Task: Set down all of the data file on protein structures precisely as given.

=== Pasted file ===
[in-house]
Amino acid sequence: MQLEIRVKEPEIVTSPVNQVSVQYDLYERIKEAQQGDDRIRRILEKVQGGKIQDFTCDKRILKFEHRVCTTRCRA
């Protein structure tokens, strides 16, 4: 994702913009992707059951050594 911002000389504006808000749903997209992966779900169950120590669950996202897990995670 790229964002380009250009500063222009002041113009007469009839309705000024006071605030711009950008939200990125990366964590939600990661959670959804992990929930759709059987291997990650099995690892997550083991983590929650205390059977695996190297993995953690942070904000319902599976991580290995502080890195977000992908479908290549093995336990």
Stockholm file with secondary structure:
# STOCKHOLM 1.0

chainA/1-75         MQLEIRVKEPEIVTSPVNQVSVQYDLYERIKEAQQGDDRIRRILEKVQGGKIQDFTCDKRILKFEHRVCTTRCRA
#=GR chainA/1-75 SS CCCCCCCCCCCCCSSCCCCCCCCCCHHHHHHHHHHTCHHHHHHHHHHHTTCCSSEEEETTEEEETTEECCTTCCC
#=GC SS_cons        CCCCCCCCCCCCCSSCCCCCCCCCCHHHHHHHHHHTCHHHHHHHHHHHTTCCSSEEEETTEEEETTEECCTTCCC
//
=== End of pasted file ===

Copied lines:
[in-house]
Amino acid sequence: MQLEIRVKEPEIVTSPVNQVSVQYDLYERIKEAQQGDDRIRRILEKVQGGKIQDFTCDKRILKFEHRVCTTRCRA
């Protein structure tokens, strides 16, 4: 994702913009992707059951050594 911002000389504006808000749903997209992966779900169950120590669950996202897990995670 790229964002380009250009500063222009002041113009007469009839309705000024006071605030711009950008939200990125990366964590939600990661959670959804992990929930759709059987291997990650099995690892997550083991983590929650205390059977695996190297993995953690942070904000319902599976991580290995502080890195977000992908479908290549093995336990």
Stockholm file with secondary structure:
# STOCKHOLM 1.0

chainA/1-75         MQLEIRVKEPEIVTSPVNQVSVQYDLYERIKEAQQGDDRIRRILEKVQGGKIQDFTCDKRILKFEHRVCTTRCRA
#=GR chainA/1-75 SS CCCCCCCCCCCCCSSCCCCCCCCCCHHHHHHHHHHTCHHHHHHHHHHHTTCCSSEEEETTEEEETTEECCTTCCC
#=GC SS_cons        CCCCCCCCCCCCCSSCCCCCCCCCCHHHHHHHHHHTCHHHHHHHHHHHTTCCSSEEEETTEEEETTEECCTTCCC
//